To keep your garden tools performing well and in good condition, you must regularly clean them. Additionally, garden tool hygiene will help to avoid diseases spreading including Phytophthora. You should aim to clean your tools after every use, and it is especially important to give them a deep scrub at the end of the season.
If you forget to clean your tools correctly after use they will become rusty and perform worse. If you stay on top of cleaning your tools it doesn’t take too much time and is easier to manage. Alongside cleaning your garden tools you should also clean your garden pots to prevent contamination.
How to clean cutting tools:
Cutting tools include loppers, secateurs, garden knives, and hedge shears. It is important to keep these instruments clean as the sap of plants can stick to the blades making them sticky and less efficient.
If you can, dissemble your cutting tools to get a more thorough clean.
Scrape off dried sap using a wire brush or soak off the plant fluid using either WD-40 or an alternative water-displacing spray. Alternatively, soak the tools in a bucket of hot water mixed with washing-up liquid for 15 minutes.
Rinse off any debris and buff the tools with steel wool.
Finally wipe down the tool using a clean cloth. The metal should now be smooth. If it is not repeat the previous process.
Steps to cleaning cultivation tools:
Remove any soil by scrubbing it off using a stiff scrubbing brush. If the tool is particularly muddy you may want to forcefully wash it using a hose.
Dry down the tool using a towel or clean cloth to prevent the metal rusting and the wooden handles from swelling up.
It is important to occasionally oil the tools after cleaning to create a thin protective barrier that will help prolong their life. The tools we sell on our site are made using stainless steel and therefore require this less regularly.
Disinfecting gardening tools and general care:
You may also opt to clean your tools by safely sterilizing them using rubbing alcohol. You could pour the liquid into a spray bottle for easy use. Simply spray each side of your blades to sanitize them. This will ensure the tools are properly disinfected, to prevent diseases from spreading. If working with diseased plants you may want to keep a bucket with chlorine bleach and water with you to easily disinfect the tools before moving on to the next plant.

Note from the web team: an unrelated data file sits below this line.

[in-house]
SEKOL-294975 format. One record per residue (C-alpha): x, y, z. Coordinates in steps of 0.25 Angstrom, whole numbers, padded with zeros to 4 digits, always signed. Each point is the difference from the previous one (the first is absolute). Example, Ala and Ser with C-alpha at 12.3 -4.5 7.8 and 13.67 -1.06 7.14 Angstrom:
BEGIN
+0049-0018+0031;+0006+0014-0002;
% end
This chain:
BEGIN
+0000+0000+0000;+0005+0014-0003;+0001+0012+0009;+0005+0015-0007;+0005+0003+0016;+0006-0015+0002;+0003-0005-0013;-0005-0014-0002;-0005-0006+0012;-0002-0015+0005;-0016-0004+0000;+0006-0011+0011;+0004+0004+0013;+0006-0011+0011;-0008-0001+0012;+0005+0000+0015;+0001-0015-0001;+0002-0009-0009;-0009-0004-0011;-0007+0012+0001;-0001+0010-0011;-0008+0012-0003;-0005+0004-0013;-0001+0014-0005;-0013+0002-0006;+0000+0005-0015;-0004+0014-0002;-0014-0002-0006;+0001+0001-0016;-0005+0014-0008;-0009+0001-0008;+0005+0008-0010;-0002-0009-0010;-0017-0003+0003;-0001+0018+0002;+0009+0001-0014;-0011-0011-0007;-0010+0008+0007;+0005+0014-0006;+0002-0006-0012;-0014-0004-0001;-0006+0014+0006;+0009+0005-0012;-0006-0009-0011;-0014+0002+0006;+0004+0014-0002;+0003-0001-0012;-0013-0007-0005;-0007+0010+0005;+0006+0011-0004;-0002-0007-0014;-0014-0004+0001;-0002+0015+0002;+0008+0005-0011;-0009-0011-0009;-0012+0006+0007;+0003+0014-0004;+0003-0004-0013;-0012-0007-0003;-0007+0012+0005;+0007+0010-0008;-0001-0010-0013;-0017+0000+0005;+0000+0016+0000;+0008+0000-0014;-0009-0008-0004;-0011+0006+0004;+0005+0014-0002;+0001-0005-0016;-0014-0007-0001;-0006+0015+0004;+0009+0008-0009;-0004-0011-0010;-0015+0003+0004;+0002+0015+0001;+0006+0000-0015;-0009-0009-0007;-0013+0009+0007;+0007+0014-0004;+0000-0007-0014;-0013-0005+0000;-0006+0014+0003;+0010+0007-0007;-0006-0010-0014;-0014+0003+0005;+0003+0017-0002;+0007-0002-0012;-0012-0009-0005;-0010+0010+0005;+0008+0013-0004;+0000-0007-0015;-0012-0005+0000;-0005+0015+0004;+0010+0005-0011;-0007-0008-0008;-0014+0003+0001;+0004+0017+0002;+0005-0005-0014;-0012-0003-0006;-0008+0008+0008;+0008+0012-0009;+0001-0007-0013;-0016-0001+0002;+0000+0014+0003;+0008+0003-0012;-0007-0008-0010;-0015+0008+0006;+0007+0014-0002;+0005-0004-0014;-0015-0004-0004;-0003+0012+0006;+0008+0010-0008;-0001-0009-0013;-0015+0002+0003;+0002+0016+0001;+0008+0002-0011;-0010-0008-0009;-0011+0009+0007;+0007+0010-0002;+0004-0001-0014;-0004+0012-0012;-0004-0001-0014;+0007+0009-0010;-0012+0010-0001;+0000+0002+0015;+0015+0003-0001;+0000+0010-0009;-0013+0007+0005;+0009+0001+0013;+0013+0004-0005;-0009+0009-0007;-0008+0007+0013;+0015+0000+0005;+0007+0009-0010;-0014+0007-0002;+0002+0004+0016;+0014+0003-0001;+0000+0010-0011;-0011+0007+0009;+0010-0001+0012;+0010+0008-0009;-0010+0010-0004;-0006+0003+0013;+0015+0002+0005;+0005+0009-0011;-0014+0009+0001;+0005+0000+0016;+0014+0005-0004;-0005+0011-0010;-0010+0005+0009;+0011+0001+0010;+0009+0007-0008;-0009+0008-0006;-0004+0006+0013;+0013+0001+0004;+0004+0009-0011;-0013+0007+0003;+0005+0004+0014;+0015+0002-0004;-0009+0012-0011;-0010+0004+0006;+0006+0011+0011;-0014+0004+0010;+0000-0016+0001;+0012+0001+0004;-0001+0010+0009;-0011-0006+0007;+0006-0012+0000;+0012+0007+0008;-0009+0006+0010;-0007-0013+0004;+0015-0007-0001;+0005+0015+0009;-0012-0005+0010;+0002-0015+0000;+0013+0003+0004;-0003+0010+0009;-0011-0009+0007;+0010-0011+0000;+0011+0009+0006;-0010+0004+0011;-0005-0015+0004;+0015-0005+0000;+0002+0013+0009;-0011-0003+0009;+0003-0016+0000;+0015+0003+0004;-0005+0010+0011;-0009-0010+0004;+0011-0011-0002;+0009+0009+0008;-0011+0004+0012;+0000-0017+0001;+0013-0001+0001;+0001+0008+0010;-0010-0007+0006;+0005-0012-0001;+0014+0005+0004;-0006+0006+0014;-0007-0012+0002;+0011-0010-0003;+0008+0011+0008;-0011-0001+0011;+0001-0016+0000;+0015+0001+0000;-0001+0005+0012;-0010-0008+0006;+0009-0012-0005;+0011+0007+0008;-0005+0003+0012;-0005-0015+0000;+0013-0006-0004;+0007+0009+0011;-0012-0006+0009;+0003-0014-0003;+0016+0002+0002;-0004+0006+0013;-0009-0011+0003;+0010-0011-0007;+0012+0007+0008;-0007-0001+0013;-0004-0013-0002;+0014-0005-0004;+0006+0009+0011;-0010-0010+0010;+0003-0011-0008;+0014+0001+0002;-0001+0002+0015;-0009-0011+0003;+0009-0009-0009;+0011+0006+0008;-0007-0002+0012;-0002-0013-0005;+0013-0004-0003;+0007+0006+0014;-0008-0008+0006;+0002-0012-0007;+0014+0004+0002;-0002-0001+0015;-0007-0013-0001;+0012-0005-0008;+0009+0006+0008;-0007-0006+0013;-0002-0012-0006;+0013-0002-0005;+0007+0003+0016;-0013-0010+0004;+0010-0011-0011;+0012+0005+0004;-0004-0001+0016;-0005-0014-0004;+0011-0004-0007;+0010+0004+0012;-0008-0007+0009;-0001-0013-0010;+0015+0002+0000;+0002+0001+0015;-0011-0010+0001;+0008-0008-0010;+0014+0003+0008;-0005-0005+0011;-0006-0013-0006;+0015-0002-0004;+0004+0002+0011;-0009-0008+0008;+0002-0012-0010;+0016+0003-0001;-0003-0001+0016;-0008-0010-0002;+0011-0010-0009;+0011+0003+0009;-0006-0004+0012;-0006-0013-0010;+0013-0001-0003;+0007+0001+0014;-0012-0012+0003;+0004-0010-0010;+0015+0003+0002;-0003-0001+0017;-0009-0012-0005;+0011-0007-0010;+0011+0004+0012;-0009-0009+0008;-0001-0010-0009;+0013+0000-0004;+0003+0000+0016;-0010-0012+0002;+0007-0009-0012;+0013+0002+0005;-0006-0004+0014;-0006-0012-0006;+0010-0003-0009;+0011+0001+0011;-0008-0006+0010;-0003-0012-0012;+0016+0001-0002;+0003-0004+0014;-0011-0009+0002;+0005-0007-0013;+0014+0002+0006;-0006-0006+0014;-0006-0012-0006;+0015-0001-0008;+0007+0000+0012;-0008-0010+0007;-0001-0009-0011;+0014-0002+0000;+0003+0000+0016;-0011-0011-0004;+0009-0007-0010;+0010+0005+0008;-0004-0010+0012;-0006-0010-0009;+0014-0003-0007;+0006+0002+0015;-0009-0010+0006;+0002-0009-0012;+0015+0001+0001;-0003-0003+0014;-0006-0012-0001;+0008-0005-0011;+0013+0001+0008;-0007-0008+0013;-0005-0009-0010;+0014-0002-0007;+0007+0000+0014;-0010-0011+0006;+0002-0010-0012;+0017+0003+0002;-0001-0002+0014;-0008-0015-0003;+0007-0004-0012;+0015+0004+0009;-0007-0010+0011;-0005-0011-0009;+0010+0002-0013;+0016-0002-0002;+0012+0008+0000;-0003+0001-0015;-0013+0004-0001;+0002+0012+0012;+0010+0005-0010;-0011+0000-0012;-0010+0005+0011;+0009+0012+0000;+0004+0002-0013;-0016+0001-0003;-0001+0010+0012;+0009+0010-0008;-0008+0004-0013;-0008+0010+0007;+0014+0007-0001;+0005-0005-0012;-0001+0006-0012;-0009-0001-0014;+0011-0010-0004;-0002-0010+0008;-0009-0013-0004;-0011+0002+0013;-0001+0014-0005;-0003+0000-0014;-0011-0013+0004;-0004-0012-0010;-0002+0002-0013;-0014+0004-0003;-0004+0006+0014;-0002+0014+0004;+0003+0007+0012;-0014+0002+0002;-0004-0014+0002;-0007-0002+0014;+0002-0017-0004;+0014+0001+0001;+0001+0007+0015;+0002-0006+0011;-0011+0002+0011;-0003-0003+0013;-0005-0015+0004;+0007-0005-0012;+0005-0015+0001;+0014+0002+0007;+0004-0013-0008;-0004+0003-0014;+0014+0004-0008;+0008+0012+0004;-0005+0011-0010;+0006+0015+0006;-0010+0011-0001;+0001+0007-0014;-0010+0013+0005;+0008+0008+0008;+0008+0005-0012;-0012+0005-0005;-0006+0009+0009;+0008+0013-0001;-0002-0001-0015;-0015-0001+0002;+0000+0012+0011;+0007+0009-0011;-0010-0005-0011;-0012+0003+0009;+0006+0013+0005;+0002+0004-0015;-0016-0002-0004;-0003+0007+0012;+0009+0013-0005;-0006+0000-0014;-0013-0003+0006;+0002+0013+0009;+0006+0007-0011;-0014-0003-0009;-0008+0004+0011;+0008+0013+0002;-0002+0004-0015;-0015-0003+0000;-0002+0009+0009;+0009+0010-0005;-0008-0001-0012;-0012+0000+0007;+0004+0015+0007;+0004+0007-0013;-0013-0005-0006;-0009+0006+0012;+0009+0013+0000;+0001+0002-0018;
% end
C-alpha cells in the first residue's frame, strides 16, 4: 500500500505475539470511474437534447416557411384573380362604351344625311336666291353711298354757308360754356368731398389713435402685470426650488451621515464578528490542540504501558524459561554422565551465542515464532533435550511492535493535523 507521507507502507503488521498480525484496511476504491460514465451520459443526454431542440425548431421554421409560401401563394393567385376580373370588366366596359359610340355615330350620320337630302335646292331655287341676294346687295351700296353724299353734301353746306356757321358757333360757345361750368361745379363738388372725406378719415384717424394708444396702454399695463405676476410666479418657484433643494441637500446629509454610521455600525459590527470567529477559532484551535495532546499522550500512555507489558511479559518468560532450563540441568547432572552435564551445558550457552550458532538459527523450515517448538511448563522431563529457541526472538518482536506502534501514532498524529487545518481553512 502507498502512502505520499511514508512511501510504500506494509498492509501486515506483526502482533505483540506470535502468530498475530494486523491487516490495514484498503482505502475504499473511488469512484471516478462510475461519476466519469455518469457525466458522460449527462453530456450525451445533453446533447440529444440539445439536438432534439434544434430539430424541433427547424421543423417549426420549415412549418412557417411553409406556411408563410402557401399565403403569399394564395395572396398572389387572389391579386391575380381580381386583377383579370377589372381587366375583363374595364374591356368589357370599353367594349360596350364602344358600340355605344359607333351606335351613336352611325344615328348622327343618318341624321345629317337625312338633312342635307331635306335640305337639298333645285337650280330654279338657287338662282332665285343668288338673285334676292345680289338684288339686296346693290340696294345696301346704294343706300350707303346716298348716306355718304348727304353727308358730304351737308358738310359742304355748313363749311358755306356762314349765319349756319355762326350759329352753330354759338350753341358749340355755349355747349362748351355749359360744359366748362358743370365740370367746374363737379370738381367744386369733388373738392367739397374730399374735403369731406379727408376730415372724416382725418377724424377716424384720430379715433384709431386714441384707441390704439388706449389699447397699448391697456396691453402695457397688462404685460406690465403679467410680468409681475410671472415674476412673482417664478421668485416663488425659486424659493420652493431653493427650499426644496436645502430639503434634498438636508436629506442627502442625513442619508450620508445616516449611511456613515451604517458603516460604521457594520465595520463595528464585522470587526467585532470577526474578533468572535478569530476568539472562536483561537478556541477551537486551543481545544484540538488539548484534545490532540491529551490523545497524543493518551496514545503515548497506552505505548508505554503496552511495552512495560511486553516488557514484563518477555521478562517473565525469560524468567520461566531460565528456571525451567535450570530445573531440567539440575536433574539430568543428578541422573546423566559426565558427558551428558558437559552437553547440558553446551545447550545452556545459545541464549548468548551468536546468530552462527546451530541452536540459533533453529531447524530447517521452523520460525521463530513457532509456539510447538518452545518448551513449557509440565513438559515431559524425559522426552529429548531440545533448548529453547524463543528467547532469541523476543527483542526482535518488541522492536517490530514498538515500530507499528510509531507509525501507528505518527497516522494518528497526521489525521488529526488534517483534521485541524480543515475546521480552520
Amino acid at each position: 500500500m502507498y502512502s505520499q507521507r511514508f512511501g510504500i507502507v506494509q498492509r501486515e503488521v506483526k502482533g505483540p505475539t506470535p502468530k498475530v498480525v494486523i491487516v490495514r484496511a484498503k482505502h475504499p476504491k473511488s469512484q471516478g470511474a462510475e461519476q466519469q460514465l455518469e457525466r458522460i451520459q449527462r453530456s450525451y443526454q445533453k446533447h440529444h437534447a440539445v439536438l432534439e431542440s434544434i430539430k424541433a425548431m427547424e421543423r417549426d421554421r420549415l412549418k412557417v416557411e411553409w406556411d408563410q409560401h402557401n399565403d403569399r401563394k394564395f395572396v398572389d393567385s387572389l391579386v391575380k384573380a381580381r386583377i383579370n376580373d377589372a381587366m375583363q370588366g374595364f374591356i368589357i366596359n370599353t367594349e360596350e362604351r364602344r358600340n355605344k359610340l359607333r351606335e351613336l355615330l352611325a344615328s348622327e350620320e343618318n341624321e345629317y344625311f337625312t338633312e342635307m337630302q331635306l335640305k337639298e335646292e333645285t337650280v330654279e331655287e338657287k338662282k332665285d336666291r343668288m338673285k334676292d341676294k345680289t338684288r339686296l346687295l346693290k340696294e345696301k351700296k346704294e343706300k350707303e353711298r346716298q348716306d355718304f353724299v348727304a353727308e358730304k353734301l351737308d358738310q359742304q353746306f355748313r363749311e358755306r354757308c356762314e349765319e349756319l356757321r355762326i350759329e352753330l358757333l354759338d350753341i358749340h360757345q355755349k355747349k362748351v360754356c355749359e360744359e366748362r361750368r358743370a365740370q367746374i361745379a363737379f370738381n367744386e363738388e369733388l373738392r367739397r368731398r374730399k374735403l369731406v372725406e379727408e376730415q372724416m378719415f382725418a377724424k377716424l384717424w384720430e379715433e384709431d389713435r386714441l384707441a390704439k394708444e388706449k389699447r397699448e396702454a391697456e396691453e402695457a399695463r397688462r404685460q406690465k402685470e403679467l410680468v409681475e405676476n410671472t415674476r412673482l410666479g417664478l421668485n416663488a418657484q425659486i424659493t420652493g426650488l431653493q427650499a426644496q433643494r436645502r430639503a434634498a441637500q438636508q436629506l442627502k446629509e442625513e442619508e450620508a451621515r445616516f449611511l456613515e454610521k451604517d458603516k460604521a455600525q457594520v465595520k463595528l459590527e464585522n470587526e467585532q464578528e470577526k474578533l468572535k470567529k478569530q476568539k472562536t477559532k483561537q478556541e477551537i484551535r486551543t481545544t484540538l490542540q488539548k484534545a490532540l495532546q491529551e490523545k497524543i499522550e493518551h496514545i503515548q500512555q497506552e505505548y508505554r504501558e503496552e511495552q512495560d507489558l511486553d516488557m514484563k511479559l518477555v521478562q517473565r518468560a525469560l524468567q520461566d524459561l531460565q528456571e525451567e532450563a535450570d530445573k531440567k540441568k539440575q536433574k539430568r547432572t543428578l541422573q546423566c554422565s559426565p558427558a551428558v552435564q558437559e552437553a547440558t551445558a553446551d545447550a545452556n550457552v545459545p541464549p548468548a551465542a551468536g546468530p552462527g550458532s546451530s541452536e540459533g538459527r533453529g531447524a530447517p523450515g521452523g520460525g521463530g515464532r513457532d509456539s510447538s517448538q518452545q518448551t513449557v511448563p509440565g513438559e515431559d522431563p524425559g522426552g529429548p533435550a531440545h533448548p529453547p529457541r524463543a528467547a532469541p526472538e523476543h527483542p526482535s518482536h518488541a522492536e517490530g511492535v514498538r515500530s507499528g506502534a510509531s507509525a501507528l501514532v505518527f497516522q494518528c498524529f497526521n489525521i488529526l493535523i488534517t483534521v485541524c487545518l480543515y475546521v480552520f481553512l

Ensure you properly dry the wooden handles otherwise they may loosen themselves from their metal counterpart. you even risk the wooden handles drying out and splitting. To avoid this you should also consider oiling the handles to create a protective wall.
You should also consider sharpening your tools a few times a year to keep them in good condition. Check out our guide to Sharpening Your Garden Tools for more information on this. Alternatively, take a look at our Beginners Guide to Gardening Tools for a more general overview.
Storing your tools after they have been cleaned:
Ensure you store your tools properly in a suitable place to prevent them from getting dirty again or rusting. If you leave them outside exposed to rain you risk ruining them or shortening their life. After returning the tools after use to their correct place.
To avoid rusting you may choose to keep small hand tools such as trowels in a large flower pot filled with sand and vegetable oil. After properly cleaning your garden tools dip the metal end into the mixture and allow them to stand. Here they should stay rust-free.